Reviewer: Movie thriller worth a look

Posted: Thursday, March 26, 2009


Ap Photo/Summit Entertainment, Vince Valitutti
Ap Photo/Summit Entertainment, Vince Valitutti
In this film publicity image released by Summit Entertainment, Nicolas Cage, left, and Rose Byrne are shown in a scene from "Knowing."

Summit Entertainment

2 hours, 10 minutes

It's become pretty much de rigueur to slam Nicolas Cage when reviewing one of his movies these days. I know because I miss no chance to do so. Look at "Bangkok Dangerous." He made Rob Schneider look like Olivier in that waste of film.

But I think the problem isn't his acting, as much as it is that he just doesn't care anymore, and thus has become irrelevant. It's possible that he has other good performances in him, and this week he showed that he can deliver a perfectly good thriller without ever having to lift a finger. "Knowing" is exciting, a little scary, surprising and an enjoyable evening out, despite Cage's completely forgettable participation.

John Koestler is a recently widowed astrophysicist trying to come to terms with single parenthood when a series of bizarre occurrences threaten to derail the fragile existence he's fashioned for himself and his young son. A time capsule, disinterred after 50 years under a local elementary school, gives up a disturbing message from the past. It seems a quiet little girl who complains of being harassed by "whisper people" has sketched out a string of seemingly random numbers that, when looked at appropriately, reveal the location and details of every major tragedy on the planet from that time to now.

Circumstances lead the note to our hero, who deciphers it and embarks on a quest to discover its meaning. Along the way, as he finds himself embroiled in the predictions as they occur, Koestler's son Caleb encounters the mysterious whisper people. Who are they? What do they want, and what are the numbers ultimately trying to tell us? As we careen uncontrollably toward the final digits in the sequence, the implications become more and more terrifying, bringing the film to a surprising and wholly satisfying conclusion.

I really did enjoy this film, although I'll be the first to admit it's got its share of problems. Cage's performance, as I mentioned, is literally unremarkable. This role could have been played as well by just about anyone with a pulse -- not the career path I imagine Nick is shooting for, but who knows. The dialogue tends toward the ridiculous, as it almost always is in these disaster movies, although I've seen worse. The special effects are a mixed bag, alternately jaw-droppingly brilliant, and clumsy and fake. When the FXs guys were shooting for epic, visionary and spiritually important, they hit the mark. When they are trying to scare, such as with the burning moose running out of the forest, all they come up with is silly.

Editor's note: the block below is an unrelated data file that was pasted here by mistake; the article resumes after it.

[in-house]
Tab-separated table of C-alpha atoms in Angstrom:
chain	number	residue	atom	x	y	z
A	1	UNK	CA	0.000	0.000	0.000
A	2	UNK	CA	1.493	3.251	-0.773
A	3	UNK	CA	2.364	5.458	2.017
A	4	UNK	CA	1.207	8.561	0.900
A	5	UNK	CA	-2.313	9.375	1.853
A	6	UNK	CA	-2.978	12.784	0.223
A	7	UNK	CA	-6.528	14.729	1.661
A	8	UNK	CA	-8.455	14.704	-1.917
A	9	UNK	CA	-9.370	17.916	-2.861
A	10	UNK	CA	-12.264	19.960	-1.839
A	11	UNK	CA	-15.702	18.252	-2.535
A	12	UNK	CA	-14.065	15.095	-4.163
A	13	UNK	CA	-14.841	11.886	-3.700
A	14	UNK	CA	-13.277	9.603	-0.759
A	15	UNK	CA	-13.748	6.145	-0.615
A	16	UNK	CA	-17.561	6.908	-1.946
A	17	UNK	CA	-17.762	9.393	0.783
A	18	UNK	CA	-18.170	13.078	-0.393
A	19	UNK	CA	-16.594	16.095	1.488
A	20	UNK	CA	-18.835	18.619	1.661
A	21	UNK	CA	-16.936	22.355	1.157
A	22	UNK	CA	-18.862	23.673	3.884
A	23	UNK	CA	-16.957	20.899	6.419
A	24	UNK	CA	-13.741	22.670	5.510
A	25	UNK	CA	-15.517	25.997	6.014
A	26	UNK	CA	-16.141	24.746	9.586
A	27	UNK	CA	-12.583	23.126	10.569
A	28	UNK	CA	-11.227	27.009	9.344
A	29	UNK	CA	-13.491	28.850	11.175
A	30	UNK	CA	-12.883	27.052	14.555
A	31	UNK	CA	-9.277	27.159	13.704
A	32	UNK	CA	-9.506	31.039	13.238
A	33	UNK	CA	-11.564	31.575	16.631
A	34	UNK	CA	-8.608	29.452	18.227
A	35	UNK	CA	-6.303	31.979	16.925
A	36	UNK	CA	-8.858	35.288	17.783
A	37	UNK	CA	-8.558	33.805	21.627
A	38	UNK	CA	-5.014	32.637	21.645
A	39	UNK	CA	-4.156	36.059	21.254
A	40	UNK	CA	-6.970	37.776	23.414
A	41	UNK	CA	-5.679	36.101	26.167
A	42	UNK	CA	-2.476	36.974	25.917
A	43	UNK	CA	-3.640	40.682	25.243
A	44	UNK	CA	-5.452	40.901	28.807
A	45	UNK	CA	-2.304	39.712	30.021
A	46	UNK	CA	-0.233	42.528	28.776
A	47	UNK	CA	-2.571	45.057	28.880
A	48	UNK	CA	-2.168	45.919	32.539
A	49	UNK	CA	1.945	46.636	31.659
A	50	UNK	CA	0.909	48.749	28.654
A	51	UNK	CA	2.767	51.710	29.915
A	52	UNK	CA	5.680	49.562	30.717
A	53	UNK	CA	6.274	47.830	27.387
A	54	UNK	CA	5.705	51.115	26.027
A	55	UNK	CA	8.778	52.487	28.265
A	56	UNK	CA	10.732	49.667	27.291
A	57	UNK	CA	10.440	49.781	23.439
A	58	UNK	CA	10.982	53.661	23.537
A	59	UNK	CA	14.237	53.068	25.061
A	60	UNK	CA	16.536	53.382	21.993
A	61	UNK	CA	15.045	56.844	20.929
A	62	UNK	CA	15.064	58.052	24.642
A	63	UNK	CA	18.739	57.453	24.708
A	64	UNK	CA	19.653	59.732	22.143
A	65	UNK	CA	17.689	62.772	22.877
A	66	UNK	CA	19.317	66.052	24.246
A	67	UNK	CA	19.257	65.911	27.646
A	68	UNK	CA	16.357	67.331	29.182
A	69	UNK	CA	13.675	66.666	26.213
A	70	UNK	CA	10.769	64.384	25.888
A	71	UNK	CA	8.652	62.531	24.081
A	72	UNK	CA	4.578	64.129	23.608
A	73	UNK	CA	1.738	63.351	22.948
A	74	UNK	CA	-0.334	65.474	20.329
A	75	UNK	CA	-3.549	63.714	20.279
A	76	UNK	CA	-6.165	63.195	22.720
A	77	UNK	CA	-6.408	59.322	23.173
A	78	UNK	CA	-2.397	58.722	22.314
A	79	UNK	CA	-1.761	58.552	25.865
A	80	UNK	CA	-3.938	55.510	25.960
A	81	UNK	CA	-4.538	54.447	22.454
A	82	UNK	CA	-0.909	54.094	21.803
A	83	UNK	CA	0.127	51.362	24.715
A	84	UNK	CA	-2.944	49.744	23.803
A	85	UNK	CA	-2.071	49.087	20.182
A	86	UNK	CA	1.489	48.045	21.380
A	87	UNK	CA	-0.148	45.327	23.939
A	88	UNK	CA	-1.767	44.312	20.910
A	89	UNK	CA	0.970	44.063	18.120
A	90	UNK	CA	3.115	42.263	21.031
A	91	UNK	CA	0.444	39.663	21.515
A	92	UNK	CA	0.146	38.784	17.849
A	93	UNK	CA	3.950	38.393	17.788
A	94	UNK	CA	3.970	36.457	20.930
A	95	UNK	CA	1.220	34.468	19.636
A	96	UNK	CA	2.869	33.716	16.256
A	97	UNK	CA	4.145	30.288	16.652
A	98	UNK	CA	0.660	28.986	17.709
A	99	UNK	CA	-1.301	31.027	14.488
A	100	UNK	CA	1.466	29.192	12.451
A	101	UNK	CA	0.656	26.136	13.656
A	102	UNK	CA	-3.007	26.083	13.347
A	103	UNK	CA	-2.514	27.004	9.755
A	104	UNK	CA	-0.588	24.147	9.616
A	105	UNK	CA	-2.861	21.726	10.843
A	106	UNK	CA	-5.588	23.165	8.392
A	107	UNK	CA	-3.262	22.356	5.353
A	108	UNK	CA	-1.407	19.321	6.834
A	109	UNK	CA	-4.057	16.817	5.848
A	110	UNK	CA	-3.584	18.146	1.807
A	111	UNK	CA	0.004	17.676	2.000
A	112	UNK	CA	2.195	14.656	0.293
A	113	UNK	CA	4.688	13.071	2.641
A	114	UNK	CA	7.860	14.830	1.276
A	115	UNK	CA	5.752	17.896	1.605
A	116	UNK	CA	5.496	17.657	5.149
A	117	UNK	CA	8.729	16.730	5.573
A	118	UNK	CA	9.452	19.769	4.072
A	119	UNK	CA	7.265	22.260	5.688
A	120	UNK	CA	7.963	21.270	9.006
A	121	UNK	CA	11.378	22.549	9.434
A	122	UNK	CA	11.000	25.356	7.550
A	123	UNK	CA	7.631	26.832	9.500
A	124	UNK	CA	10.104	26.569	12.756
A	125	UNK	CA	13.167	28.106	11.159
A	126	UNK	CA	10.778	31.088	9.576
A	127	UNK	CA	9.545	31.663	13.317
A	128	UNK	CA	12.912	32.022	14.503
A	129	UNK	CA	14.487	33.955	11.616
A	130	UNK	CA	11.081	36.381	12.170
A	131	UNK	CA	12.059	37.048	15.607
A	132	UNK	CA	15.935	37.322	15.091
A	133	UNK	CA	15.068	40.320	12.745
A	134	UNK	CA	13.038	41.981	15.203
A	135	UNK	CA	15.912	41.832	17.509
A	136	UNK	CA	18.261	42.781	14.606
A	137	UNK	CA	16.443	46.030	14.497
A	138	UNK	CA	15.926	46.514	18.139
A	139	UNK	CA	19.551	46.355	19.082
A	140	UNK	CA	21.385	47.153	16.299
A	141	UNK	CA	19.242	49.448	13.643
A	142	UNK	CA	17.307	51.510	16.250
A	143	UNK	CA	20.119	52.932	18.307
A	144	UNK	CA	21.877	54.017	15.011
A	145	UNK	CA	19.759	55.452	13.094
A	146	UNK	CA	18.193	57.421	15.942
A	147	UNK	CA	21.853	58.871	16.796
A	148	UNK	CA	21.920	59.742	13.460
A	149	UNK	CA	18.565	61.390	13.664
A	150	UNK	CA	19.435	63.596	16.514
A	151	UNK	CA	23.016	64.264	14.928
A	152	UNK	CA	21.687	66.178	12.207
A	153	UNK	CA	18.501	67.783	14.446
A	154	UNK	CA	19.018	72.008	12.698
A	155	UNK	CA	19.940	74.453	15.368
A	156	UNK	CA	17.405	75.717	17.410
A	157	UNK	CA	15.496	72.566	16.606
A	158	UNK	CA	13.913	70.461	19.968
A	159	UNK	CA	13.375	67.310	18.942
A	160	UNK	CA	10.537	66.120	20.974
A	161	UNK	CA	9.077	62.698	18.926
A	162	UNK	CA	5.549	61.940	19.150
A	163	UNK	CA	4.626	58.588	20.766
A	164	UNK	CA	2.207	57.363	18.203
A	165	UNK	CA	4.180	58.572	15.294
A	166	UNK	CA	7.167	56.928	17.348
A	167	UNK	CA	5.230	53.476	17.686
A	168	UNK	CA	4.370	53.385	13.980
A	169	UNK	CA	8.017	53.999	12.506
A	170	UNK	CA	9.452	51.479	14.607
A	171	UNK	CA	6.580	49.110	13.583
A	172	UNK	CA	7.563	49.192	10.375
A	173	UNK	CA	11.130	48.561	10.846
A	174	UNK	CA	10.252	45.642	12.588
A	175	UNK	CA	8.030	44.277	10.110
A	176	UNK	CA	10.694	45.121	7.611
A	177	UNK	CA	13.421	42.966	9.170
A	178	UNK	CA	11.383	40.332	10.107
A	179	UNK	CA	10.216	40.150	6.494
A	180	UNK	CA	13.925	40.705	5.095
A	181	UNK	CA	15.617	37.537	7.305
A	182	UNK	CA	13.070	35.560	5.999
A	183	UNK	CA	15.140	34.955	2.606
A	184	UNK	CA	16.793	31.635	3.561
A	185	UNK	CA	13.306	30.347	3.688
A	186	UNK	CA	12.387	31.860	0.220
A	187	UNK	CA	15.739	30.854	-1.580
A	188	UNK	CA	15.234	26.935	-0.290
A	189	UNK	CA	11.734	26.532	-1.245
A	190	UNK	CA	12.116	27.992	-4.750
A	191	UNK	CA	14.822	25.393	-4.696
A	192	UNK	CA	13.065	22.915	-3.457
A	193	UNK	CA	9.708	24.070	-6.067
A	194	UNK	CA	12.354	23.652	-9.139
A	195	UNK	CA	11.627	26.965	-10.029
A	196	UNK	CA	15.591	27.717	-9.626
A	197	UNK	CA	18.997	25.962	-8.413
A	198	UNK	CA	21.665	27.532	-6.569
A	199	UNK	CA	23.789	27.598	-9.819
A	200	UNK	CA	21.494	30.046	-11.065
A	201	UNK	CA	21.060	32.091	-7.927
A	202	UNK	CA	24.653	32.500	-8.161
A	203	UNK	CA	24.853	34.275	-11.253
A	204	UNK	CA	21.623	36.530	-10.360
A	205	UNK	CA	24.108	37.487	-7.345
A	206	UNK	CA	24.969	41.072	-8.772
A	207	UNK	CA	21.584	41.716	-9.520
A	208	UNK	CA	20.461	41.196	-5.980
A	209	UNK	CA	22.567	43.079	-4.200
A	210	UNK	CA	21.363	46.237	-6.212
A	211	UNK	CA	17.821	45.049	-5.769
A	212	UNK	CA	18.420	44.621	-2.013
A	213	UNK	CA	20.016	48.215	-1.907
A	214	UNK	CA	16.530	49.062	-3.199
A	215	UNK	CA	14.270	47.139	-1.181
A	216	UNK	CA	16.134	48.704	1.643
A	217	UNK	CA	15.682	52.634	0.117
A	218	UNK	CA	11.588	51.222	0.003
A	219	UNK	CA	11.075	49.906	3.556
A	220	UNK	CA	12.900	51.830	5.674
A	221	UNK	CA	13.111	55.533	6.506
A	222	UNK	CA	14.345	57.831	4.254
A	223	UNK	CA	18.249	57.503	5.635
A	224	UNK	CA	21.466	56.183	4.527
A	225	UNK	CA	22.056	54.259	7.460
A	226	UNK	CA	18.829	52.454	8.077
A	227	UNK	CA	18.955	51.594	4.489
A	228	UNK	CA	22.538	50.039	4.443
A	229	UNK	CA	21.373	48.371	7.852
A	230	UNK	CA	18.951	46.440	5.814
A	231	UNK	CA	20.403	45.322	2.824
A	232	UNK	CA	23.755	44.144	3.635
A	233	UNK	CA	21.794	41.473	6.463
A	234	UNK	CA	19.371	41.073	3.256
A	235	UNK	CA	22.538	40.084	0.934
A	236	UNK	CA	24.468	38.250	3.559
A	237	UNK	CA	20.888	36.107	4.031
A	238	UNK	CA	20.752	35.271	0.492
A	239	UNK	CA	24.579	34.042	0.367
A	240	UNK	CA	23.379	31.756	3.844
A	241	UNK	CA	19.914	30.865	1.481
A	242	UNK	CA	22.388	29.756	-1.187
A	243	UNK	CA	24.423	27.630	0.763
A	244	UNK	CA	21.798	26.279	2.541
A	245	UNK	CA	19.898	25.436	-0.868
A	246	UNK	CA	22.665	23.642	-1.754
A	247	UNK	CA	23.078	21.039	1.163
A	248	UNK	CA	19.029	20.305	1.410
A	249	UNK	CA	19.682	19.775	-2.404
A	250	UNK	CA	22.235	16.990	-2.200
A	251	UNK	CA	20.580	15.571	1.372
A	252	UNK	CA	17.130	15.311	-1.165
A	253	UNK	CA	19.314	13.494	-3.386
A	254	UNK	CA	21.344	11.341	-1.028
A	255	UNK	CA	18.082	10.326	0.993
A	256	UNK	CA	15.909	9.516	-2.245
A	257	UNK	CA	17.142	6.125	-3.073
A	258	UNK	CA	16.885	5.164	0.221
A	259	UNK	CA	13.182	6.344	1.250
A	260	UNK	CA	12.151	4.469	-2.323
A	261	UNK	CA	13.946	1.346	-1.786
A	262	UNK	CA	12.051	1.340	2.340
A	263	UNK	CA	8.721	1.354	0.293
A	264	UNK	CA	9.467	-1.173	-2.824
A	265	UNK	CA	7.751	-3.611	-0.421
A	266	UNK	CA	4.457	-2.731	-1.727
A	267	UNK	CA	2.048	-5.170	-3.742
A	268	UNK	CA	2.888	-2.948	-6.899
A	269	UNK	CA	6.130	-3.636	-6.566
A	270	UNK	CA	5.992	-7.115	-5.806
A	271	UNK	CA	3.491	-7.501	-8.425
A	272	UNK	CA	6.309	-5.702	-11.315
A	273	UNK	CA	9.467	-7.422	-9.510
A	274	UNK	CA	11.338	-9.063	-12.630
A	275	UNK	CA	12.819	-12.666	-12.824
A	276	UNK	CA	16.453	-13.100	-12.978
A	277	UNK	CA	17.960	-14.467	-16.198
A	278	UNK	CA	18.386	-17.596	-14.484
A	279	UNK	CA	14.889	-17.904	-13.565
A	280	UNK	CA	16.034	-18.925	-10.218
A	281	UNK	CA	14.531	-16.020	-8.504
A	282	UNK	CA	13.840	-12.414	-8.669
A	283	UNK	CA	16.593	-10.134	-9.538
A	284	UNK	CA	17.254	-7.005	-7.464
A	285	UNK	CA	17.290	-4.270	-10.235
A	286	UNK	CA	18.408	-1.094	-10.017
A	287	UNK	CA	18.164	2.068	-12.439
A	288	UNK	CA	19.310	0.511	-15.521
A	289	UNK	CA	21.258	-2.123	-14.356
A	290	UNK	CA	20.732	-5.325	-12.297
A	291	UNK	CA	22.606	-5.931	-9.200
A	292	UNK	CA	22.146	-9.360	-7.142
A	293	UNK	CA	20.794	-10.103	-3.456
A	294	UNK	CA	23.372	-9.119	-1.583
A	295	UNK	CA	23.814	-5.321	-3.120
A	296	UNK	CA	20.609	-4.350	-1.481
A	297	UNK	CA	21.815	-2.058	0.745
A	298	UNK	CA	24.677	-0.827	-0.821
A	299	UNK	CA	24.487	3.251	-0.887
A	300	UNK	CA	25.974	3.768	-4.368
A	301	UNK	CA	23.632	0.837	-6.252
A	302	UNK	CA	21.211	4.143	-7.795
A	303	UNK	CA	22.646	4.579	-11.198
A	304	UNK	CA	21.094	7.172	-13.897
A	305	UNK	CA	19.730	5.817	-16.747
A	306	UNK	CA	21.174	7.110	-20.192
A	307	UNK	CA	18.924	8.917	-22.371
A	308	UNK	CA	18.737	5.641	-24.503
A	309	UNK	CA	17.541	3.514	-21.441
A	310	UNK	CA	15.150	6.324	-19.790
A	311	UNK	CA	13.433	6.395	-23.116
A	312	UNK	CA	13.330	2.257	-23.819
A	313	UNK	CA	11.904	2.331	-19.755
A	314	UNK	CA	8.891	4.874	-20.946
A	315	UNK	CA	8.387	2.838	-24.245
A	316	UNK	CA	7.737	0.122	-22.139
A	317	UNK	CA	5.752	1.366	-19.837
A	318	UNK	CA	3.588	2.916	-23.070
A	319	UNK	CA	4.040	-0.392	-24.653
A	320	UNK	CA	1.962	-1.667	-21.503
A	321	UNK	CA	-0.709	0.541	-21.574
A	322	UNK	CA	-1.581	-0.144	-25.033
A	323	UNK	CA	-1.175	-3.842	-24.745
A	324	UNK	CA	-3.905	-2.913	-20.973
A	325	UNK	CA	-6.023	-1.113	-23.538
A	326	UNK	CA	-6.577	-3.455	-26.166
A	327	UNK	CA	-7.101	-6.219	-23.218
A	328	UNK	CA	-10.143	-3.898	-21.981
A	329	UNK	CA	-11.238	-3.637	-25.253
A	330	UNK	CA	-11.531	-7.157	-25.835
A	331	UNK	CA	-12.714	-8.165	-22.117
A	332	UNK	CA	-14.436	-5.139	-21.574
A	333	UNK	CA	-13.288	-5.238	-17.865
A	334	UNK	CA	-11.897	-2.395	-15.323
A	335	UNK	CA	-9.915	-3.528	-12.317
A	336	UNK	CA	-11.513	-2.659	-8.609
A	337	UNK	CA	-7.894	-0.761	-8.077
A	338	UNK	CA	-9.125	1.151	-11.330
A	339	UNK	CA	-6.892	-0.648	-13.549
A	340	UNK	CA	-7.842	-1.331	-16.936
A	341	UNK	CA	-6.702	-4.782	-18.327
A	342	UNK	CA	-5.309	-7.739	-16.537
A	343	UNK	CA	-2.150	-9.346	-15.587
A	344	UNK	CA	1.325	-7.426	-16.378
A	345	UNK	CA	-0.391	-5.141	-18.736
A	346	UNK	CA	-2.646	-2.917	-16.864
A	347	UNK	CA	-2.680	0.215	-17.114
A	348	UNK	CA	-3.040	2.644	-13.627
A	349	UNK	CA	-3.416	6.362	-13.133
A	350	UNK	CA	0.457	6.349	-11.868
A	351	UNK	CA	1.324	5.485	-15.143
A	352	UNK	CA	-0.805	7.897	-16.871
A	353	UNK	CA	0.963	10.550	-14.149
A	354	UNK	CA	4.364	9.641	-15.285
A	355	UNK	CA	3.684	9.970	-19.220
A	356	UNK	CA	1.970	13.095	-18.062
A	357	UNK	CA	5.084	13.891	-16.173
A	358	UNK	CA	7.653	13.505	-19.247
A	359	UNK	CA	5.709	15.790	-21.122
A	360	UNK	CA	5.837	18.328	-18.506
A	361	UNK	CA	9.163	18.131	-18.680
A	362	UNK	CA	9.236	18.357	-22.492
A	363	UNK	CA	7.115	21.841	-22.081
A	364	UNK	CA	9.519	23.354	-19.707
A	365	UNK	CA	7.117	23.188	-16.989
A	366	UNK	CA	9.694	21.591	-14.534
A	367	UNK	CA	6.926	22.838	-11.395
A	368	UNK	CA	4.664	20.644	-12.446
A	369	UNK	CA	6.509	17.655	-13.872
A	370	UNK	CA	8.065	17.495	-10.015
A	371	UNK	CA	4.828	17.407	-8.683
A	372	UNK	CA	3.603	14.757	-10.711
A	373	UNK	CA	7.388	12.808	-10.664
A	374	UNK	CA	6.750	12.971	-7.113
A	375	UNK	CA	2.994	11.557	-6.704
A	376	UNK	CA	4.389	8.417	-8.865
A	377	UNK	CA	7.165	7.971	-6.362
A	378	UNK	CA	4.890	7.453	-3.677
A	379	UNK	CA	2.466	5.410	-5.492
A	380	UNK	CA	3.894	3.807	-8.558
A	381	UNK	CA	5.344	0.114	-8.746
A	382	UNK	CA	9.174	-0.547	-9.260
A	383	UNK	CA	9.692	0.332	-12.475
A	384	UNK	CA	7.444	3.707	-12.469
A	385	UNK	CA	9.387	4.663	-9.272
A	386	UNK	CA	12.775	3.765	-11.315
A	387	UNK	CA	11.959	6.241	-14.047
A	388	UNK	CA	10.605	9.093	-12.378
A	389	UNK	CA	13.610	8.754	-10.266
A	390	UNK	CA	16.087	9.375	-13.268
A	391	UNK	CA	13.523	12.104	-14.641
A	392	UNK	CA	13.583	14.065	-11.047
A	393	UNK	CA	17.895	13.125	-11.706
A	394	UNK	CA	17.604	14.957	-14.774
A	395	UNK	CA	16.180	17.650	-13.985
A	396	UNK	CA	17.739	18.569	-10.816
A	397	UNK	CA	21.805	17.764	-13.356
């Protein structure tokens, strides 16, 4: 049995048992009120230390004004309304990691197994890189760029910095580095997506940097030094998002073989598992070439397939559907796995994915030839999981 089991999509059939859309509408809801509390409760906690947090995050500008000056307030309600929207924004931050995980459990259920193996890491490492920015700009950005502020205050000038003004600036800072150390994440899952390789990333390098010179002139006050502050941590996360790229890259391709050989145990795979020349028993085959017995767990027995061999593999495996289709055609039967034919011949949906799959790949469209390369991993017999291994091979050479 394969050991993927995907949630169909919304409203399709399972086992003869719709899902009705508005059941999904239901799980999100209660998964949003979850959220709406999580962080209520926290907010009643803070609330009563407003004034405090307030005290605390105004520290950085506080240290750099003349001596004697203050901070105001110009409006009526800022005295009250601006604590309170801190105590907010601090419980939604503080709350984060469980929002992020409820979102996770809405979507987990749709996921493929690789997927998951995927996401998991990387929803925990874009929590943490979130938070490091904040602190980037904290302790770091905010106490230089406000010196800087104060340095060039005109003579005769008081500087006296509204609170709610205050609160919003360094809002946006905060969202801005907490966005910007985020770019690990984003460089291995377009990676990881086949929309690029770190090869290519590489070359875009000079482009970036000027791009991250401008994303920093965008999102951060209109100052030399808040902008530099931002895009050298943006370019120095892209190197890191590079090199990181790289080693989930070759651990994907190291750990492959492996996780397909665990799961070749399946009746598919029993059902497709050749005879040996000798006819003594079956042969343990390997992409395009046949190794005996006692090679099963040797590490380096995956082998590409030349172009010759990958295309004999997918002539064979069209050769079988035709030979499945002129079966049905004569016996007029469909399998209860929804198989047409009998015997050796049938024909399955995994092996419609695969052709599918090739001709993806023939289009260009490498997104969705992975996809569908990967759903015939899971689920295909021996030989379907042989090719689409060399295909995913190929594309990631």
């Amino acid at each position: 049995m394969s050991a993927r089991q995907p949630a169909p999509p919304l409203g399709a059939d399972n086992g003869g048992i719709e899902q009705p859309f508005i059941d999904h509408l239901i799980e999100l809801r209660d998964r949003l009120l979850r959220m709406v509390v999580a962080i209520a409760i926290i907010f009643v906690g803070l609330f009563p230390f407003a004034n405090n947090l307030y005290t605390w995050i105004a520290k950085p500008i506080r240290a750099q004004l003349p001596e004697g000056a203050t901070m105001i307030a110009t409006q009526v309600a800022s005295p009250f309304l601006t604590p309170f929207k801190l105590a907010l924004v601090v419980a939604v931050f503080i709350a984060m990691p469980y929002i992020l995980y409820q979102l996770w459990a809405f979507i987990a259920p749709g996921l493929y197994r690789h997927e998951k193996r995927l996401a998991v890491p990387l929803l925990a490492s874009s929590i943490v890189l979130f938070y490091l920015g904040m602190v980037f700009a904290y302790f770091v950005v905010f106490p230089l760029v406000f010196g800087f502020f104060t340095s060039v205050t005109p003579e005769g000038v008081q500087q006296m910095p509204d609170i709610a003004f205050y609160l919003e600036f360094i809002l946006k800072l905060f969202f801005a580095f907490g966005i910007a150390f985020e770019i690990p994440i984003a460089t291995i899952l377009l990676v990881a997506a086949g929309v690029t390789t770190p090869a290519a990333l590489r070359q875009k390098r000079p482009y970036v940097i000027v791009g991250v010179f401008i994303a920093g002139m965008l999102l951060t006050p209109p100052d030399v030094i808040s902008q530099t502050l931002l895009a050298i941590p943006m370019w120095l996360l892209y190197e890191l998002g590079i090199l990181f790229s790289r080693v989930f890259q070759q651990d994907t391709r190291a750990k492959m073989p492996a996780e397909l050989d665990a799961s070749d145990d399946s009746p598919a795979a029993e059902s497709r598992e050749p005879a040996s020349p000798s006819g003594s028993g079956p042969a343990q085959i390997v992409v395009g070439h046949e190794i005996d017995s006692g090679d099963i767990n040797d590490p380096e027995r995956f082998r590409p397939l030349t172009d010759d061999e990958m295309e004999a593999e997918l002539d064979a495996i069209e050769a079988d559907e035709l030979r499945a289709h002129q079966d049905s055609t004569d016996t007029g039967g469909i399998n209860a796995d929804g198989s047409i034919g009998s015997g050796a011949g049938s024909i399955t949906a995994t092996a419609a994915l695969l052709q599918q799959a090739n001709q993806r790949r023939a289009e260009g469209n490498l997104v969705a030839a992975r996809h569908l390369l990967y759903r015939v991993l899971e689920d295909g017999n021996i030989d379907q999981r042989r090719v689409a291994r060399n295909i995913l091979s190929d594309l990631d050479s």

Luckily, all the good stuff is at the end, which is part of why I think I ended up liking the movie so much, despite my reticence to go see another "Nick Cage Saves the World" flick. The last 20 minutes of the movie are much better than the 100 that precede them, an anomaly in a film like this. Usually thrillers keep you going at top speed until they crash blindly into the brick wall of logic and believability, leaving you with a conclusion that just makes your head hurt.

"Knowing," owing mostly to director Alex Proyas' dark sensibilities, actually does what it's supposed to, wrapping up with mind-blowing implications. It's an emotional ending, but one that leaves you with something exciting to think about.

Proyas is really the key to this film's success. Not a prolific director, he's one that came up through pseudoscience-fiction independently and able to make his own rules. His first two mainstream films, "The Crow" and "Dark City" are, while not for everyone, considered classics of the genre. His first big studio affair, "I, Robot" is pretty much a bust, but that often happens when Hollywood tries to bend talented creative people into a big box office formula.

Proyas reportedly clashed constantly with studio heads on that film, but with "Knowing" it would appear that he's getting closer to being able to work within the system. I whole-heartedly recommend this film, not because the majority of it is great -- it's merely adequate -- but I just know the conclusion will blow you away.

Grade: B+

Not really any disaster movies on the American Film Institute's Best 100 list, unless you count "King Kong," which I've already talked about. One film that follows a similar tempo and pattern, however, is one that wouldn't normally be grouped with others in that genre. Spike Lee's "Do the Right Thing" (1989) follows the events of a very hot day in Brooklyn, where the racial tensions in a mixed neighborhood boil over into tragedy.

Lee is a very talented director, and you have to give him credit for not shying away from controversial topics. However, much of the film's exaggerated tone and characterizations rang a little false for me. The movie has a style, certainly, almost like a stage play in a way, but I think that style detracts a little from the story. This is more a personal bias than a critique, however. "Do the Right Thing" definitely hits hard and makes its point, I just would have preferred a more traditional telling.

Grade: A-

"Knowing" is rated PG-13 for frightening images and adult themes. "Do the Right Thing" is rated R for language, violence, and sexual content.

Chris Jenness is a freelance graphic designer, artist and movie buff who lives in Nikiski.

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